IT Brief NZ - The digital economy is here: What it means for the enterprise

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The digital economy is here: What it means for the enterprise

Digital solutions can enable organisations by improving operational efficiency, reimagining the customer experience and inventing new business models, according to Axway, the global software company.

The digital economy is also putting more pressure on businesses, as customers become more powerful than ever before and have much higher expectations.

“In the digital economy, there are heightened expectations for what makes a delightful customer experience and this shift is forcing organisations to reengineer their developer and partner ecosystems, a trend we expect to accelerate in 2016,” says Jeanine Banks, Axway EVP of global products and solutions.

“To survive, and ultimately to be successful, organisations will need a robust integration foundation that can bridge the physical and virtual worlds to connect people, businesses and things while unleashing actionable insights from data flows in real-time,” she says.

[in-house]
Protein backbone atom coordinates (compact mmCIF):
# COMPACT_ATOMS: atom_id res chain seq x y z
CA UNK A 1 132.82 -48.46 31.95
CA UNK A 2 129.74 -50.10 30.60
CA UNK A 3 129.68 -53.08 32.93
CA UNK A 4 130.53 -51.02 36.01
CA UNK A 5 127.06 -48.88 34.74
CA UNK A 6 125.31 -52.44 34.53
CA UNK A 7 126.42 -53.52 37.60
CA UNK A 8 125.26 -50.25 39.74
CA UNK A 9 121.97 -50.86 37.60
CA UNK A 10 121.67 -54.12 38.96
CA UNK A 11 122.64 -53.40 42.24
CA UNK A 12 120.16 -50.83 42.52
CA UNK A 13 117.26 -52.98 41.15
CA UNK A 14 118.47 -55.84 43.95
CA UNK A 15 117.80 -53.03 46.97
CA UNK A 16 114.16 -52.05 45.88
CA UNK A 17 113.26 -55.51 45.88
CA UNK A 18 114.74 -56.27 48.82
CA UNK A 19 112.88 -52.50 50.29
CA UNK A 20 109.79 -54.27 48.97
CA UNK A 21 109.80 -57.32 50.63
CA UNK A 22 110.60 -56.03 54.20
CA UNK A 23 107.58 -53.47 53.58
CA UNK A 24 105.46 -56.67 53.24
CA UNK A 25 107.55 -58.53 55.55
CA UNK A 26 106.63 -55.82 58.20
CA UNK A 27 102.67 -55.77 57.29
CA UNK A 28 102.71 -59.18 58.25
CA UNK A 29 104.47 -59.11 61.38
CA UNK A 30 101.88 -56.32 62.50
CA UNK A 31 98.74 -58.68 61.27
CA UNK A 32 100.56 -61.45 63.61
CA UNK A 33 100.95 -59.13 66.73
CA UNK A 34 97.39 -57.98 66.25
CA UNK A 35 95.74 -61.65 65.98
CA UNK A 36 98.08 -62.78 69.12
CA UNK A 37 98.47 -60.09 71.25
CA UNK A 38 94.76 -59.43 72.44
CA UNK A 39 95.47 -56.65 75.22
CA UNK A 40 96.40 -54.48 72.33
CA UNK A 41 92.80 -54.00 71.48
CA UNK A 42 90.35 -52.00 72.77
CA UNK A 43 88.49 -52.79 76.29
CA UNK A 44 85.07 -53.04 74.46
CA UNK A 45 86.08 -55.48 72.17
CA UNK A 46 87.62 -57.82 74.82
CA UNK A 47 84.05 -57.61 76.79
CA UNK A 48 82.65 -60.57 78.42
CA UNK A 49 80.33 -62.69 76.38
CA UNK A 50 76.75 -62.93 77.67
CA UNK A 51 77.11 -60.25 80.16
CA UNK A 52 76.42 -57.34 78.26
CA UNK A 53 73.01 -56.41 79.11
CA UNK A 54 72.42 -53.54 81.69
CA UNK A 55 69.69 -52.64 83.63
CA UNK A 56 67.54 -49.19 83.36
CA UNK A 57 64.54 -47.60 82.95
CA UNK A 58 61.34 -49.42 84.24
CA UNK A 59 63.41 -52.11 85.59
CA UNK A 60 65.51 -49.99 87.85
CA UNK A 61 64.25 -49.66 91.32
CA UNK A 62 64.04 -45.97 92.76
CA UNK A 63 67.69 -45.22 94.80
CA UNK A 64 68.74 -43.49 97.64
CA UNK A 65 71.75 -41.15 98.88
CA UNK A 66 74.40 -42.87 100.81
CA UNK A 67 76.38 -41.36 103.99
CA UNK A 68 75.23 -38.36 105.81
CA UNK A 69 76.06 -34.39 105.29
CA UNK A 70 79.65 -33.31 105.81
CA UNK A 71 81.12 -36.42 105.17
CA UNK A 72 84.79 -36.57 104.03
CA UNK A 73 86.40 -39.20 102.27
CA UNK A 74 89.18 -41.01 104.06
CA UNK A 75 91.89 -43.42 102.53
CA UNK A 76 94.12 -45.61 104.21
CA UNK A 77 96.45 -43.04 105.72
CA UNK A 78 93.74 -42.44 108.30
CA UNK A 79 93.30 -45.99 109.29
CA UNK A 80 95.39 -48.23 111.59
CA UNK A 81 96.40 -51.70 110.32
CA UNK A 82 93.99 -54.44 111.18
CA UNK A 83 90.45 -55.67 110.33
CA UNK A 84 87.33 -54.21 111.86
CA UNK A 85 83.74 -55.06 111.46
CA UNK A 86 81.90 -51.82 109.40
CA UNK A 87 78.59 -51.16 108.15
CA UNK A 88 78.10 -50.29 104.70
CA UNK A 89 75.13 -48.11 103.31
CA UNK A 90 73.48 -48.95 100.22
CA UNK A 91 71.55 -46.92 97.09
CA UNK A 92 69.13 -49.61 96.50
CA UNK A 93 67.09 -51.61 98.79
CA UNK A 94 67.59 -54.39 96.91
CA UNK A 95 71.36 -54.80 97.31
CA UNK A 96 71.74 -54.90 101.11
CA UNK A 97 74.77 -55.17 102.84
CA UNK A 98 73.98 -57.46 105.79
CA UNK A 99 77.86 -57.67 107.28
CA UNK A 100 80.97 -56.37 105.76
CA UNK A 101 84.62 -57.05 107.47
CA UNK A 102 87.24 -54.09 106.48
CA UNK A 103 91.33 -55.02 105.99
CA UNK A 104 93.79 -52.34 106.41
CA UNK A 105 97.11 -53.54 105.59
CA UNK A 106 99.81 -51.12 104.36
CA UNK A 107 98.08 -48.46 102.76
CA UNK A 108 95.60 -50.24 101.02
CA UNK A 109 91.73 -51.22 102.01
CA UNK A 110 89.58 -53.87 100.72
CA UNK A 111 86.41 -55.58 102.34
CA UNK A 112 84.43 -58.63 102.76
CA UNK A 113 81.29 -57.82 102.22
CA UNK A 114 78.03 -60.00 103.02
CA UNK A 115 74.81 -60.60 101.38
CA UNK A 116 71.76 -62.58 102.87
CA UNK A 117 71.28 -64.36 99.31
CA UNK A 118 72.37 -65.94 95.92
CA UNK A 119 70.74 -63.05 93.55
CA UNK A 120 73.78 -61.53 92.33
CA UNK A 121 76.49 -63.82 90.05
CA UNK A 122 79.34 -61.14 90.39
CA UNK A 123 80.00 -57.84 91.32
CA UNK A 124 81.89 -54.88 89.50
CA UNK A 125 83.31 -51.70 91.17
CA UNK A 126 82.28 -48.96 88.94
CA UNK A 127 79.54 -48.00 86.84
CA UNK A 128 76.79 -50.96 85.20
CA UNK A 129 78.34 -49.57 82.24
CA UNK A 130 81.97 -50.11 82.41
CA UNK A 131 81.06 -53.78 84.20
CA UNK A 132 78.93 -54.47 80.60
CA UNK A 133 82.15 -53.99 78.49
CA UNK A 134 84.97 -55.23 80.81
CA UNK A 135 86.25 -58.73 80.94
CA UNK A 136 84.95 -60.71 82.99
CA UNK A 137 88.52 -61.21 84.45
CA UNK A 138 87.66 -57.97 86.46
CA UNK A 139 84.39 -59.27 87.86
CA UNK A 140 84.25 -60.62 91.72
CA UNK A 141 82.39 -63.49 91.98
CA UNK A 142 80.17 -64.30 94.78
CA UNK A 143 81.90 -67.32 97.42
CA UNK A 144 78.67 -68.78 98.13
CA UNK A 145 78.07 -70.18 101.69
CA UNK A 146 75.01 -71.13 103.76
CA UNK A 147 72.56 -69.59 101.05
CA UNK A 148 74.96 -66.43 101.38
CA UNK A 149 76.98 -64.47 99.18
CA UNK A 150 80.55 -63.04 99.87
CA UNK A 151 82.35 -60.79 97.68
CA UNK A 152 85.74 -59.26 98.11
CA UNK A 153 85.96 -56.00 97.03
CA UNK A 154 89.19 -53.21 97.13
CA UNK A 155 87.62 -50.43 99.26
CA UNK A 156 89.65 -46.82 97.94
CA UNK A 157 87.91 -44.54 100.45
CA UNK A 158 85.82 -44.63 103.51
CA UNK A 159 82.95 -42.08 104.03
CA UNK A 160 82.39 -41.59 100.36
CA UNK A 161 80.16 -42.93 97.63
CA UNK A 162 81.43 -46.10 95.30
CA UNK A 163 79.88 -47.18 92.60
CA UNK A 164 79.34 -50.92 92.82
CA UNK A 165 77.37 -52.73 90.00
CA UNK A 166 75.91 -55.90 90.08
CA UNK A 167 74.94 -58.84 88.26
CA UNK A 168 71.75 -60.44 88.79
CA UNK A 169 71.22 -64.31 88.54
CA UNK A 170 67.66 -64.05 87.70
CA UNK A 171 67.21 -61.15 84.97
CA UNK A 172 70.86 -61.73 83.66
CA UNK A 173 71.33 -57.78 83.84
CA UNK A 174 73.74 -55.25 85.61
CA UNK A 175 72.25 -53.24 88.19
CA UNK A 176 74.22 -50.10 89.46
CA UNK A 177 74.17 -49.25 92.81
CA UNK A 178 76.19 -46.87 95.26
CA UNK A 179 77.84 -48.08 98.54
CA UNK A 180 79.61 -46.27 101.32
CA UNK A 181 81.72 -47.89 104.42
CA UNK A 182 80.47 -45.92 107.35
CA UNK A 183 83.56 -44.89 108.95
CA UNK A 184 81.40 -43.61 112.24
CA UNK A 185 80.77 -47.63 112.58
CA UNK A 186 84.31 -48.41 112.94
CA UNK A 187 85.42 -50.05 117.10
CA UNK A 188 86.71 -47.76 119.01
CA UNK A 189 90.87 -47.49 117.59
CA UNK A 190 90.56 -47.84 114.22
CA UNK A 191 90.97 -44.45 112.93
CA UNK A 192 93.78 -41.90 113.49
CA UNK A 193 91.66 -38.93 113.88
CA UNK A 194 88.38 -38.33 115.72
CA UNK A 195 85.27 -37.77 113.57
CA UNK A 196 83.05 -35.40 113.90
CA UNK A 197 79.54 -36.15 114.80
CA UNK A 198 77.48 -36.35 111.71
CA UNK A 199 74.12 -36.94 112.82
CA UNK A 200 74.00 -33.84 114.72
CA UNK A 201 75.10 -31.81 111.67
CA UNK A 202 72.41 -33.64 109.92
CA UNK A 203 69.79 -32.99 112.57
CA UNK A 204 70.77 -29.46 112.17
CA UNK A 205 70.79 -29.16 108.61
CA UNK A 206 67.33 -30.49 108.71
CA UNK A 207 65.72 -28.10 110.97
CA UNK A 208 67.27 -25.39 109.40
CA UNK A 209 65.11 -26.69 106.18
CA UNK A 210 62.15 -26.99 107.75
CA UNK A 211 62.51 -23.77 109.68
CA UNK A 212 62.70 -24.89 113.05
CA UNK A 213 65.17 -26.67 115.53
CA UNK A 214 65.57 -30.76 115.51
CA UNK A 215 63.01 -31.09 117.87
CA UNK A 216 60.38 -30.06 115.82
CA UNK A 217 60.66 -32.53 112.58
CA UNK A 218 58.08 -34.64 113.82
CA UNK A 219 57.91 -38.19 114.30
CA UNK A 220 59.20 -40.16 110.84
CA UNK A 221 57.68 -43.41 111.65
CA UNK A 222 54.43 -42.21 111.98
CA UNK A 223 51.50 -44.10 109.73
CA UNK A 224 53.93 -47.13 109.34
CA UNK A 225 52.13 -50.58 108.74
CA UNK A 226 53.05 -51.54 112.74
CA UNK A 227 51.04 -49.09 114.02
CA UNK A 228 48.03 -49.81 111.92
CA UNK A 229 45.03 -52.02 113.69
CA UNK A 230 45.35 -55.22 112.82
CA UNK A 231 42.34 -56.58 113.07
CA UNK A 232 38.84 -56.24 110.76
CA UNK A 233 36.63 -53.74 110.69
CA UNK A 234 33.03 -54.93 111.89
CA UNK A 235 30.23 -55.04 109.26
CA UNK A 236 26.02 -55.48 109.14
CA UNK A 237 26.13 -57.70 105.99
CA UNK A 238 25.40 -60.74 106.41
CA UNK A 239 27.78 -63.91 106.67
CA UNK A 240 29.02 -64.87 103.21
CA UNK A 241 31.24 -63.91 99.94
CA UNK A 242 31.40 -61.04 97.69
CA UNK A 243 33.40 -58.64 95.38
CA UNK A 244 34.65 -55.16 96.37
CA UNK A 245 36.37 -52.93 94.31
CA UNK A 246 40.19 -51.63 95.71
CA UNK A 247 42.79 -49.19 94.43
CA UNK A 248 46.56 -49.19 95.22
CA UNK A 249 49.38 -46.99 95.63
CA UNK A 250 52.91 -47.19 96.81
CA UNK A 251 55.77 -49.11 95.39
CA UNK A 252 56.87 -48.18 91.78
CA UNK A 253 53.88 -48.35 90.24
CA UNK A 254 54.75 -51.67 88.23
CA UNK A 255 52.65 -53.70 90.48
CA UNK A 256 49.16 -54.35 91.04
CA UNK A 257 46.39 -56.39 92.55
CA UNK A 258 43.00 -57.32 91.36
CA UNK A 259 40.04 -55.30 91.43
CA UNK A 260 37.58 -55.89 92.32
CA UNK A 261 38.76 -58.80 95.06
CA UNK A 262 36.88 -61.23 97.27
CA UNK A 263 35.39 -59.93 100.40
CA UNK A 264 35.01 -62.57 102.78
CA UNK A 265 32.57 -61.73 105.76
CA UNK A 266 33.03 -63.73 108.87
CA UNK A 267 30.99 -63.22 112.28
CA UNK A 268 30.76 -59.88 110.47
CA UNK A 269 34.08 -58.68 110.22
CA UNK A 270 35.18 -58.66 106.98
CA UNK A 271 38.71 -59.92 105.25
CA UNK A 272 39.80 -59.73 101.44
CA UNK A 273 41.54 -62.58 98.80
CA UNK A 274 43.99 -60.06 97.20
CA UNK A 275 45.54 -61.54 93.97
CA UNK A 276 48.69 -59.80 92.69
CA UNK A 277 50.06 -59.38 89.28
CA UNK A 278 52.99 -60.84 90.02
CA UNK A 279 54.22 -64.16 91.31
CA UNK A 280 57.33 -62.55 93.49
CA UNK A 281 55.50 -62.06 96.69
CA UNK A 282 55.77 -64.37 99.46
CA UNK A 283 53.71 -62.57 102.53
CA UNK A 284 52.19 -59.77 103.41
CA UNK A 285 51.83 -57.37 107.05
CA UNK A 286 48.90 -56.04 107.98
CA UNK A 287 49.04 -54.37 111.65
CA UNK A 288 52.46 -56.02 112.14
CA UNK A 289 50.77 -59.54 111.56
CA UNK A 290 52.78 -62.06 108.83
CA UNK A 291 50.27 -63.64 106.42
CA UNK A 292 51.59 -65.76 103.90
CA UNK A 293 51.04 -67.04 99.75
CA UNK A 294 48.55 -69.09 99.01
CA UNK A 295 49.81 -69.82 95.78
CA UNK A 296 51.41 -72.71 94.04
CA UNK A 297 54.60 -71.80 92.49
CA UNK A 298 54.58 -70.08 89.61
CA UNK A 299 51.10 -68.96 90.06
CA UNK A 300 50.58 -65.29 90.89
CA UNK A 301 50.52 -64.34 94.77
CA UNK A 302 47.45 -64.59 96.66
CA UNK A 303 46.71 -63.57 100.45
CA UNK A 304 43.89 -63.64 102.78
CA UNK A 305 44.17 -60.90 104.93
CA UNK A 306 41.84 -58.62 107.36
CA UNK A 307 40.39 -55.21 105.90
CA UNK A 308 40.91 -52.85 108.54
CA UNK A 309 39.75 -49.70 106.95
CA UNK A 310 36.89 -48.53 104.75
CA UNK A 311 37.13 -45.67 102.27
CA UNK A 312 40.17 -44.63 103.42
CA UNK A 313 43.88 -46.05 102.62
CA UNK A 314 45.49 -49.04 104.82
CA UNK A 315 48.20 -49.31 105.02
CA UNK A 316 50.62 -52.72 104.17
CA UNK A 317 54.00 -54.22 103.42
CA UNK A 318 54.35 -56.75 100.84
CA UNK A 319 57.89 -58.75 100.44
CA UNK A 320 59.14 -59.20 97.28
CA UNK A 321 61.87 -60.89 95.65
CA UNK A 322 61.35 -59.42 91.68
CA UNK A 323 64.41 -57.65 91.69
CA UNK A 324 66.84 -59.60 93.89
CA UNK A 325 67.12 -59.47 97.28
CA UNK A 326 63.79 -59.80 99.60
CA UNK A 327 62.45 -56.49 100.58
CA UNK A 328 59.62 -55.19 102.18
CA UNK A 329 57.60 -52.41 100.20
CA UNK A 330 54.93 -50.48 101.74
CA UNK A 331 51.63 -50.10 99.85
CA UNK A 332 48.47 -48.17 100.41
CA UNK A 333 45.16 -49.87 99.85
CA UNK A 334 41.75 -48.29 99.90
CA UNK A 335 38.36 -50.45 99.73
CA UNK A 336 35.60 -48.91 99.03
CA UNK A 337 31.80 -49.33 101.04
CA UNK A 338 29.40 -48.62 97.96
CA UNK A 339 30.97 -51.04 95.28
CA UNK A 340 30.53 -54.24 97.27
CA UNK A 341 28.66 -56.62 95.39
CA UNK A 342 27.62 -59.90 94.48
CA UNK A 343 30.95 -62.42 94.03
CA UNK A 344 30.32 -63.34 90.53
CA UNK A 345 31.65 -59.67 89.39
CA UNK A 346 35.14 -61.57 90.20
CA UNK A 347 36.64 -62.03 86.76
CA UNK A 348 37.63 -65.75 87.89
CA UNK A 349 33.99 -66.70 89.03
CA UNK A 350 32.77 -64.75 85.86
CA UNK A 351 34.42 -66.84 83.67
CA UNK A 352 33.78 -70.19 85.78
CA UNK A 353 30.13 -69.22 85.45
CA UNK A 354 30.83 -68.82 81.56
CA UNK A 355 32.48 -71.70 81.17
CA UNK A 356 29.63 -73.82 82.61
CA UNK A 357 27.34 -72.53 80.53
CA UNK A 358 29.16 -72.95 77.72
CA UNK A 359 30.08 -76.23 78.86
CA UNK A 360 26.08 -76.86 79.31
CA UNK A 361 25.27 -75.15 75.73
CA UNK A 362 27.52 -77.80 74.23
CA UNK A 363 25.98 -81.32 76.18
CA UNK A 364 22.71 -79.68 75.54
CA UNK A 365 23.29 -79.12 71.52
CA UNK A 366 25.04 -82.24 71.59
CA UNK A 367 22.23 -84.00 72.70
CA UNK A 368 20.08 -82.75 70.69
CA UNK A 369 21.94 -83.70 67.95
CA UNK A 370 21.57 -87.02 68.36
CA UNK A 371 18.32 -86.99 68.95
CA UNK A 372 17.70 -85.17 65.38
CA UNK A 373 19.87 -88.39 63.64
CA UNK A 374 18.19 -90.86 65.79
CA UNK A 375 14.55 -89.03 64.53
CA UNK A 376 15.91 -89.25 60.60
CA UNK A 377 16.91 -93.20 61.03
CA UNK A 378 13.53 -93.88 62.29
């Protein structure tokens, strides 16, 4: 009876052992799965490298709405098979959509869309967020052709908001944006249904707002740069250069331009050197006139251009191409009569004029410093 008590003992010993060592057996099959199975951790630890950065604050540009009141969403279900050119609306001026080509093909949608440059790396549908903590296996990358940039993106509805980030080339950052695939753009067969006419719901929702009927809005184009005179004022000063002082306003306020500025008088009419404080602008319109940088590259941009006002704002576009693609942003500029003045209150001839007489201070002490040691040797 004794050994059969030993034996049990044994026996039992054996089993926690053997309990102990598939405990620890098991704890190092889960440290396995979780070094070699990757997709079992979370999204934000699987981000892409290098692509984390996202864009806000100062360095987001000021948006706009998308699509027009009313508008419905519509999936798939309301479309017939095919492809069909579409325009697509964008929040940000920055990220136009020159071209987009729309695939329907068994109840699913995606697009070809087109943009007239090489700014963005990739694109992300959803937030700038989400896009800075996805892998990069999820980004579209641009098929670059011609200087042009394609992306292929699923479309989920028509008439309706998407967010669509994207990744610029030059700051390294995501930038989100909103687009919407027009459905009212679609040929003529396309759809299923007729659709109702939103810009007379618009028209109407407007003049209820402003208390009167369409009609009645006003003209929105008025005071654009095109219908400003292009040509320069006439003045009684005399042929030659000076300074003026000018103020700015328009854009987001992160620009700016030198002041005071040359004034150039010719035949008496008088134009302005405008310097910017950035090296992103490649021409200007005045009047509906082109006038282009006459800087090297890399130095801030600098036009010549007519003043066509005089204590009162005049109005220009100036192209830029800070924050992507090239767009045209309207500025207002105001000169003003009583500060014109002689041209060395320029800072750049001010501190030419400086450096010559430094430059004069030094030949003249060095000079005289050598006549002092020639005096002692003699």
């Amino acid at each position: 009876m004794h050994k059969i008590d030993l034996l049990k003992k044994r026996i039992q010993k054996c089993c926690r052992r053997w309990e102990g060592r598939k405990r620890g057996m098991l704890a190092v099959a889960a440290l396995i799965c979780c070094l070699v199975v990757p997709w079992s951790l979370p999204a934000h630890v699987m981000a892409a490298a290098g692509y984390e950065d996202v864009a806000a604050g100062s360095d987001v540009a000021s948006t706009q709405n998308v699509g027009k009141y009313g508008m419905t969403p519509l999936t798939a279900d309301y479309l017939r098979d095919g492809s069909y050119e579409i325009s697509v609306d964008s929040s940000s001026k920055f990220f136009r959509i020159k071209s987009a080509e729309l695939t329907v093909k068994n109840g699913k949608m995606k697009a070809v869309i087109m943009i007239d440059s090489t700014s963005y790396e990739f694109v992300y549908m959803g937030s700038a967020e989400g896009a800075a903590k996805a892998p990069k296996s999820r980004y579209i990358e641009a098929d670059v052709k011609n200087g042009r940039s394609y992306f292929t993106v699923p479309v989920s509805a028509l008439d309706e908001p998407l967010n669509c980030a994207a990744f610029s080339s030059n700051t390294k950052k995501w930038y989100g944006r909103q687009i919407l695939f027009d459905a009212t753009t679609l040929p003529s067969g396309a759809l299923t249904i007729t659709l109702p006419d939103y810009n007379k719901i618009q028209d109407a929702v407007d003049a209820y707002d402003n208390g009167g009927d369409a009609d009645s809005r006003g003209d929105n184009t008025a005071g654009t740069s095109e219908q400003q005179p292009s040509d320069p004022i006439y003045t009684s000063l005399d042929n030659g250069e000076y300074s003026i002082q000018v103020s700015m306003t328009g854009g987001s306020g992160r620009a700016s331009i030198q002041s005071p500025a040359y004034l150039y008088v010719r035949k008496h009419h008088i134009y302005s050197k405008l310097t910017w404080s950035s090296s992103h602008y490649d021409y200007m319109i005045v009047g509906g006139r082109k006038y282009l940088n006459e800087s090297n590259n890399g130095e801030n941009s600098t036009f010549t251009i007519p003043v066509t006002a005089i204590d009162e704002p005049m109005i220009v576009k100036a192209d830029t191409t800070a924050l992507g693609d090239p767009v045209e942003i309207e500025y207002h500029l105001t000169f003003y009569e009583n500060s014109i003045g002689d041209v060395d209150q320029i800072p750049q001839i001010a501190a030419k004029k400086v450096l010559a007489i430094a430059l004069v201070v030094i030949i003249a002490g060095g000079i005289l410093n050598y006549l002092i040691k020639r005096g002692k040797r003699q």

Axway has shared predictions for 2016 so organisations can maximise on the benefits of the digital economy, and meet challenges that arise.

Unpredictability will become a core competency

Axway says increasing regulatory and competitive pressures are constantly creating a new business normal.

Organisations will embrace unpredictability - the idea that there really is no normal - and leverage integration and analytics technology to rapidly innovate in new and unexpected ways.

APIs will be as pervasive as electricity

Driven by the growth of cloud services, mobile devices and the Internet of Things, the adoption of APIs will be analogous to using electricity - it will not only be ubiquitous, but necessary to thrive in the digital economy, Axway says.

From both external use cases like linking cloud applications with on-premises systems to internal use cases where automation of processes in backend systems is required, organisations will speed up their use of APIs in order to keep pace with the innovation curve.